E stands for “Evaluating”, which is always the first step. It recognizes that you already have skills in time-based productivity (i.e. you are not a blank slate) and the first step is one of self-knowledge in which you gain an understanding of how well you perform an activity relative to some objective standard.
The dash “-“ is meant to signify a change in mode from self-knowledge, in the first step (which is past-based) to the creative frame of mind you need in the latter steps which are oriented toward the future.
Ta stands for “Targeting”, where the self-knowledge you gathered in the prior step is used to carve out some new goals, defined by new habits, practices and rituals. They give you an idea of how far you want to go in your quest for improvement. Of course, it’s possible to be quite happy with what you are currently doing – if so, a learner should stop at this point.
P stands for “Planning”, in which the targets from the prior step are laid out over time. The key skill here is to make sure that each successive step you plan is a small one, making it easy to achieve. Also, it’s important to spread out targets over time so that they aren’t competing for time and attention, leading to failure. The plan should almost seem to be too easy.
S stands for “Support” where you set up your environment to help you change habits during the course of your plan. It includes options such as reminders, coaching, a buddy system, support groups and other aids that make the difference between success and failure.
The challenge for you as a professionals who wants to use the E-TaPS approach is that there are a paucity of tools available for E – Evaluating. Instead, most books and programs in time-based productivity have focused on telling users what they should be doing, using the experience of the program designer or author as the dominant standard. They rely on your ability to mimic the habits, practices and rituals of someone else.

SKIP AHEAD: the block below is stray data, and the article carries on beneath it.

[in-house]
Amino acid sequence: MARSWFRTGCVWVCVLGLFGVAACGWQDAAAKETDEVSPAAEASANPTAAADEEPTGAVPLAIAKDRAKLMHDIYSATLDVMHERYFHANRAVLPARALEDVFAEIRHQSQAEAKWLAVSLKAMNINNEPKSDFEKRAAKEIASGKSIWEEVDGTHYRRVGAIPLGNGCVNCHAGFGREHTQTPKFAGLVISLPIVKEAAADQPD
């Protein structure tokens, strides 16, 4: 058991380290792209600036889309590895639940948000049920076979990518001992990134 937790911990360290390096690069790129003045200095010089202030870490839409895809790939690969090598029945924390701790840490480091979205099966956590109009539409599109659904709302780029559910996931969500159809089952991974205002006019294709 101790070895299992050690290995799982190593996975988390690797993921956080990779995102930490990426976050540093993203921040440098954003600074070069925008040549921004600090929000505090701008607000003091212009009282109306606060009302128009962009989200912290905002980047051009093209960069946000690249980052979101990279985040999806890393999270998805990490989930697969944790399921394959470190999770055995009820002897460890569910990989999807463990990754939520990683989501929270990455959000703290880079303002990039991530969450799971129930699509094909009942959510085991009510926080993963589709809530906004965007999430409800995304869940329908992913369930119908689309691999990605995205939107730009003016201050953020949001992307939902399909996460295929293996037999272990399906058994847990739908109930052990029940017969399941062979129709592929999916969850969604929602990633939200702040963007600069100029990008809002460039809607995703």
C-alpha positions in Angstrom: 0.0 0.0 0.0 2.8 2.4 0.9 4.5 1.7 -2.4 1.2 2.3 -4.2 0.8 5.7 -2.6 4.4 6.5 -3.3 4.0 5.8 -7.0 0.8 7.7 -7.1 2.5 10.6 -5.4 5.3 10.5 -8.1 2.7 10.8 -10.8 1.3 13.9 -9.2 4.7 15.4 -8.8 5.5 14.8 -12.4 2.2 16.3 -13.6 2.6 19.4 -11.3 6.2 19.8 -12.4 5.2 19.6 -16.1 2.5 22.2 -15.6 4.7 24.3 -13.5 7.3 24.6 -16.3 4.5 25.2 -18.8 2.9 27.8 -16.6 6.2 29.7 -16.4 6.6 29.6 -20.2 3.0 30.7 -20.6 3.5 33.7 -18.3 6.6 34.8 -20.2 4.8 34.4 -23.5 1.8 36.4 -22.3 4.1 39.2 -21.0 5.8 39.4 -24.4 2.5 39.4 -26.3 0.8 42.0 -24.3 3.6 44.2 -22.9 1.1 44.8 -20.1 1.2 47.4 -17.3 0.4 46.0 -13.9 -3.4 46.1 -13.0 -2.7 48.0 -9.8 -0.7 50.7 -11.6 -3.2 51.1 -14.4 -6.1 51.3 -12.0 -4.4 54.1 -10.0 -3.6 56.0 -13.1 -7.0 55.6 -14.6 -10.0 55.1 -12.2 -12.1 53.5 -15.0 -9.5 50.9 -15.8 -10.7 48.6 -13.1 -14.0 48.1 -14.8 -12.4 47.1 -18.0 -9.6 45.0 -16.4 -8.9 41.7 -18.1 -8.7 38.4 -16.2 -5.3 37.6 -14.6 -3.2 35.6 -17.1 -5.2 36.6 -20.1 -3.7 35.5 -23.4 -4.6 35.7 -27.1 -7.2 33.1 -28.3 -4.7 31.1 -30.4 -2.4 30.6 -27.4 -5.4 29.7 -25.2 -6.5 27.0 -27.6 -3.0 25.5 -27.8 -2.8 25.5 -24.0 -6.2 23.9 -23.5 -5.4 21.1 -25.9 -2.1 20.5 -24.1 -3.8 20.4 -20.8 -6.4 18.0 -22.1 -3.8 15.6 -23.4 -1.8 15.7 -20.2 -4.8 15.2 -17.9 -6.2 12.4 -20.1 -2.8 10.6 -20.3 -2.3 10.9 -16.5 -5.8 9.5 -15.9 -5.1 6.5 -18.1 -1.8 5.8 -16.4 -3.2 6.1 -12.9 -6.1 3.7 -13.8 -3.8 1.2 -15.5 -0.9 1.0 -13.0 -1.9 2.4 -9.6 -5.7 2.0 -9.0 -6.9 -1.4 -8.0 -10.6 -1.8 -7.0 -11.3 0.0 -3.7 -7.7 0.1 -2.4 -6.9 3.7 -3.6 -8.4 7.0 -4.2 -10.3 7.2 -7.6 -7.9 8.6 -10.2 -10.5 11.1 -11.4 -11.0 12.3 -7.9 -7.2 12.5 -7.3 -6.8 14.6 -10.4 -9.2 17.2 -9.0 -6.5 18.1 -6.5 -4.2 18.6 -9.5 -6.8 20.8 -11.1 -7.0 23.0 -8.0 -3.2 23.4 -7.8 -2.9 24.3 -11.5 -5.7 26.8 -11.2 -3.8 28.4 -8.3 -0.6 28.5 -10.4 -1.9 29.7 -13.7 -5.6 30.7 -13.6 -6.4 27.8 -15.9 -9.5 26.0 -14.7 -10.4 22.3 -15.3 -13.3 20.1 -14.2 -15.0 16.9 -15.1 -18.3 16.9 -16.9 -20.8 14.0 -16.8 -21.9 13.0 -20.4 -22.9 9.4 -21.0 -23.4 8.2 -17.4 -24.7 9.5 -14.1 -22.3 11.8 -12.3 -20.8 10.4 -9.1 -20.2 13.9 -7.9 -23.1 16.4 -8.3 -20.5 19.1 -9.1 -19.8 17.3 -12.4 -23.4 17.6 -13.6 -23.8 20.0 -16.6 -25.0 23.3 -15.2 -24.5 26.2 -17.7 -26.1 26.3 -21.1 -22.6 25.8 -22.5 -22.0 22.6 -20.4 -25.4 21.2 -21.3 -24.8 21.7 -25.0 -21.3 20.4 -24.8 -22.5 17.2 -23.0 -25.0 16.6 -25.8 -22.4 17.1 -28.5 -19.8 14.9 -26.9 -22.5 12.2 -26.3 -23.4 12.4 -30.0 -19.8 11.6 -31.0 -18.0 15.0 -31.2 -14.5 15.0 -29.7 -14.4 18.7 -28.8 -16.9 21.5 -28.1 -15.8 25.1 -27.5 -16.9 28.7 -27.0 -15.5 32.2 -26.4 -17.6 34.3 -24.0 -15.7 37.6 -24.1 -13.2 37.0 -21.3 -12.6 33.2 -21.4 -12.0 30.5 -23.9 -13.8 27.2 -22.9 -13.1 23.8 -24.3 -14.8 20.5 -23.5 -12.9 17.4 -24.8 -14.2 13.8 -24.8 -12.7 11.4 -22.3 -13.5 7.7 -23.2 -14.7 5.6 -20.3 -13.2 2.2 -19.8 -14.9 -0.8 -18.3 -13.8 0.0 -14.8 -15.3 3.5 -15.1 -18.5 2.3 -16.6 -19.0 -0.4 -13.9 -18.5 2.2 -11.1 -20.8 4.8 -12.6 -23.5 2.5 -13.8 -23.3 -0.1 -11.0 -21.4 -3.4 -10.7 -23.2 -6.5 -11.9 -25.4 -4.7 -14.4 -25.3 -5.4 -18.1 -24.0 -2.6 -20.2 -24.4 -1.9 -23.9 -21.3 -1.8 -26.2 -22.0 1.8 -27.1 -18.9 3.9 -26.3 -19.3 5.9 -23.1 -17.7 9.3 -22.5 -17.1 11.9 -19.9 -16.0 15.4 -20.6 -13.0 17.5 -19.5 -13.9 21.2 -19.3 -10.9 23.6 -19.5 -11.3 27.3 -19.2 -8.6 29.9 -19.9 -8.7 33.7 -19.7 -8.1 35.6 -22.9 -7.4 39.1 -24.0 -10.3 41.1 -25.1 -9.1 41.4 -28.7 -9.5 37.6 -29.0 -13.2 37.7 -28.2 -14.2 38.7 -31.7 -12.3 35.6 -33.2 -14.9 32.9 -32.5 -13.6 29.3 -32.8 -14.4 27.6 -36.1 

There are quite a few diagnostic tools, however, but the only ones I have been able to find are psychological – a bit like the Myers-Briggs Type Indicator (MBTI.) That is, they ask a series of questions and produce a summary at the end of one aspect of your personality. While these profiles usually offer interesting insights, they often leave learners wondering what to do with the information… other than just be aware of it. Making it actionable remains a difficult task. For example, I have known that I am an ENTJ on the MBTI for over 25 years, and have even taught programs that included its use, but it’s provided me little more than personal knowledge.
The kind of tools used in the Evaluating step I described above are always based on behaviors which are visible to the naked eye. They involve physical movement and are defined in a way that it’s unambiguous to the learner, who can tell in an instant whether they are doing an activity or not.
My new book, Perfect Time based Productivity, follows this formula, even though E-TaPS is hardly mentioned. So does my NewHabits Foundations and MyTimeDesign Plus training for the public, plus also my BabySteps workshop for time advisers.
The good news I am pleased to announce is that the latest version of the forms I have been using in the NewHabits and MyTimeDesign programs are both included in my new book – Perfect Time-Based Productivity. Furthermore, you can even access these forms without purchasing the book at the following link – forms from Perfect Time-Based Productivity. There is a catch however: these forms aren’t meant to be used by themselves, so if you start using them before the book is available, have fun, but some of them may be confusing.
So go ahead and download your forms, take a look at them and get a feel for how they work. They aren’t meant for one-time use, so I recommend storing them in a safe place after they have been completed. If you prefer fillable PDF’s, I’m hoping that they should be available within a month of the book’s release in early November. Just make sure that you have registered to receive updates on this site.